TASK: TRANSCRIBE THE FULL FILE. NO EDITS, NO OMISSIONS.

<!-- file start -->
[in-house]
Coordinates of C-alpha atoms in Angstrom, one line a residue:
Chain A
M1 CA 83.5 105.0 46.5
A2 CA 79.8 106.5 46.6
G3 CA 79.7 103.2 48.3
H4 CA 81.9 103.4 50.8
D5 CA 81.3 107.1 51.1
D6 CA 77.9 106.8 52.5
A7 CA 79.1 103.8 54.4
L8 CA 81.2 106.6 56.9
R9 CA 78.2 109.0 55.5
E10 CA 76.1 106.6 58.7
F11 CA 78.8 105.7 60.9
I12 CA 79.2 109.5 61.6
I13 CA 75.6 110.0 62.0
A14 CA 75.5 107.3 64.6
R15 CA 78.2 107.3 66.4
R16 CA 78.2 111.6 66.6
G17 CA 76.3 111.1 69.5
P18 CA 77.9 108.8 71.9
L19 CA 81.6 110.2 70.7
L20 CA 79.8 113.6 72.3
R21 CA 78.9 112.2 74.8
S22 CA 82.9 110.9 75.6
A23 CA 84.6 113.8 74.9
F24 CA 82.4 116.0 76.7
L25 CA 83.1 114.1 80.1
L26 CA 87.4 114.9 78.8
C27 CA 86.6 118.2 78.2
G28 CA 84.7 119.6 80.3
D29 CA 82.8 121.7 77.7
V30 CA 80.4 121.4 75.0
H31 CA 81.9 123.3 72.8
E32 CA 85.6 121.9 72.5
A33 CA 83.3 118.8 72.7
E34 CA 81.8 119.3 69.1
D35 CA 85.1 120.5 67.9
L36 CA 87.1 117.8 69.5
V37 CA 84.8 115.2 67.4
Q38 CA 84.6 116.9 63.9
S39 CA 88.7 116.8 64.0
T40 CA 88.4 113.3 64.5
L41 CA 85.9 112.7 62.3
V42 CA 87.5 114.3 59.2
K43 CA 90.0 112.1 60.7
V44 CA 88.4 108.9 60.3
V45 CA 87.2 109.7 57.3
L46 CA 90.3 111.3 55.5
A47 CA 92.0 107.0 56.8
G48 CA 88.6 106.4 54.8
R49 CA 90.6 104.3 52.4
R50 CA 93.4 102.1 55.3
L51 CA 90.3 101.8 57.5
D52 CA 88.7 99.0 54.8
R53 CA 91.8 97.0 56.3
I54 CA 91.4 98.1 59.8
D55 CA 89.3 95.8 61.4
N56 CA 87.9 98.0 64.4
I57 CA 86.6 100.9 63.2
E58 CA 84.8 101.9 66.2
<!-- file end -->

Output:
[in-house]
Coordinates of C-alpha atoms in Angstrom, one line a residue:
Chain A
M1 CA 83.5 105.0 46.5
A2 CA 79.8 106.5 46.6
G3 CA 79.7 103.2 48.3
H4 CA 81.9 103.4 50.8
D5 CA 81.3 107.1 51.1
D6 CA 77.9 106.8 52.5
A7 CA 79.1 103.8 54.4
L8 CA 81.2 106.6 56.9
R9 CA 78.2 109.0 55.5
E10 CA 76.1 106.6 58.7
F11 CA 78.8 105.7 60.9
I12 CA 79.2 109.5 61.6
I13 CA 75.6 110.0 62.0
A14 CA 75.5 107.3 64.6
R15 CA 78.2 107.3 66.4
R16 CA 78.2 111.6 66.6
G17 CA 76.3 111.1 69.5
P18 CA 77.9 108.8 71.9
L19 CA 81.6 110.2 70.7
L20 CA 79.8 113.6 72.3
R21 CA 78.9 112.2 74.8
S22 CA 82.9 110.9 75.6
A23 CA 84.6 113.8 74.9
F24 CA 82.4 116.0 76.7
L25 CA 83.1 114.1 80.1
L26 CA 87.4 114.9 78.8
C27 CA 86.6 118.2 78.2
G28 CA 84.7 119.6 80.3
D29 CA 82.8 121.7 77.7
V30 CA 80.4 121.4 75.0
H31 CA 81.9 123.3 72.8
E32 CA 85.6 121.9 72.5
A33 CA 83.3 118.8 72.7
E34 CA 81.8 119.3 69.1
D35 CA 85.1 120.5 67.9
L36 CA 87.1 117.8 69.5
V37 CA 84.8 115.2 67.4
Q38 CA 84.6 116.9 63.9
S39 CA 88.7 116.8 64.0
T40 CA 88.4 113.3 64.5
L41 CA 85.9 112.7 62.3
V42 CA 87.5 114.3 59.2
K43 CA 90.0 112.1 60.7
V44 CA 88.4 108.9 60.3
V45 CA 87.2 109.7 57.3
L46 CA 90.3 111.3 55.5
A47 CA 92.0 107.0 56.8
G48 CA 88.6 106.4 54.8
R49 CA 90.6 104.3 52.4
R50 CA 93.4 102.1 55.3
L51 CA 90.3 101.8 57.5
D52 CA 88.7 99.0 54.8
R53 CA 91.8 97.0 56.3
I54 CA 91.4 98.1 59.8
D55 CA 89.3 95.8 61.4
N56 CA 87.9 98.0 64.4
I57 CA 86.6 100.9 63.2
E58 CA 84.8 101.9 66.2